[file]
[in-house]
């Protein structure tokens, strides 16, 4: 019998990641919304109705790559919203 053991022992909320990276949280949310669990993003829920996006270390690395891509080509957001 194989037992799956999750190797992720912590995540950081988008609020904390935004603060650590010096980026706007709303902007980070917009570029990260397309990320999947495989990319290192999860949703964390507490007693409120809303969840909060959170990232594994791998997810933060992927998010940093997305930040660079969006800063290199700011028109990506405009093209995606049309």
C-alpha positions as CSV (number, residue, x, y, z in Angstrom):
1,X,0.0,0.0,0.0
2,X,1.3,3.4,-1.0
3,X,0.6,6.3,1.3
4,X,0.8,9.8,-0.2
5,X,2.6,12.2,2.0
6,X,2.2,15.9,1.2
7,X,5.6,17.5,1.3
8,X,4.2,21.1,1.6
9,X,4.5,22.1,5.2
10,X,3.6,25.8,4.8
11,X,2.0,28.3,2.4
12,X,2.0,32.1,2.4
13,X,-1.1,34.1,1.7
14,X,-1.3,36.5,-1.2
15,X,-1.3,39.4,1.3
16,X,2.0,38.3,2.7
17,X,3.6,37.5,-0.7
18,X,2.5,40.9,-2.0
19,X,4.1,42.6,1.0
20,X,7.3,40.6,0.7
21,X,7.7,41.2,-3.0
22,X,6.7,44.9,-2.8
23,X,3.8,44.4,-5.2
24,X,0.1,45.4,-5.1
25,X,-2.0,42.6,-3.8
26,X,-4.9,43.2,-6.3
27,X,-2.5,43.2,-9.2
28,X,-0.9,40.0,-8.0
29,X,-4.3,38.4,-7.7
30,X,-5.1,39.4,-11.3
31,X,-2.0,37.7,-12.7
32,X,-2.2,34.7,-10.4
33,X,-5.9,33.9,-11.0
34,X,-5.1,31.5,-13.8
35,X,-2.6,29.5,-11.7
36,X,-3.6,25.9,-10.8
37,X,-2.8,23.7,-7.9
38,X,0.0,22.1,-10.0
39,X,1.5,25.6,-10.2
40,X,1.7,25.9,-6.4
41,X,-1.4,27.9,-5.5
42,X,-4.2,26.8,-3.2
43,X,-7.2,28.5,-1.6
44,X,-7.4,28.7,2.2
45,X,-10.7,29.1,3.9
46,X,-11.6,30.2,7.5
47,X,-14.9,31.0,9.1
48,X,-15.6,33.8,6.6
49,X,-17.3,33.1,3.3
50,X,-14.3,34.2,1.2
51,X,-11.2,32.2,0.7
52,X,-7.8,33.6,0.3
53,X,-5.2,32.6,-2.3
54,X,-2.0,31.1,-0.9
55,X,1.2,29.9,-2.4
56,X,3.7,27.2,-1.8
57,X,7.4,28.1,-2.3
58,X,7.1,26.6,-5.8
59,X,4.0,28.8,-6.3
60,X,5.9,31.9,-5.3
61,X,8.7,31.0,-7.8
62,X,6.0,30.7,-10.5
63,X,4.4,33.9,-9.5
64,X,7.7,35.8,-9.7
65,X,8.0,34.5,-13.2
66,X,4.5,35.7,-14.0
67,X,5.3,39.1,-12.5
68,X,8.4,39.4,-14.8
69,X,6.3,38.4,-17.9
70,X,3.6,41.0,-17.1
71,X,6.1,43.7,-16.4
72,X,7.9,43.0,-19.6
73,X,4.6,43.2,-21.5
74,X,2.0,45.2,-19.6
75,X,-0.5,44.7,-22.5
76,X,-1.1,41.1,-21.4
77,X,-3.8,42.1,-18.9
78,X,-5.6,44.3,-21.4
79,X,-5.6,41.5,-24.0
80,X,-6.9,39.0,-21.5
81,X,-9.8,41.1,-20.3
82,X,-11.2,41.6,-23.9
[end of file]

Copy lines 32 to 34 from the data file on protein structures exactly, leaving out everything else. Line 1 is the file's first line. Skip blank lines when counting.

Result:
29,X,-4.3,38.4,-7.7
30,X,-5.1,39.4,-11.3
31,X,-2.0,37.7,-12.7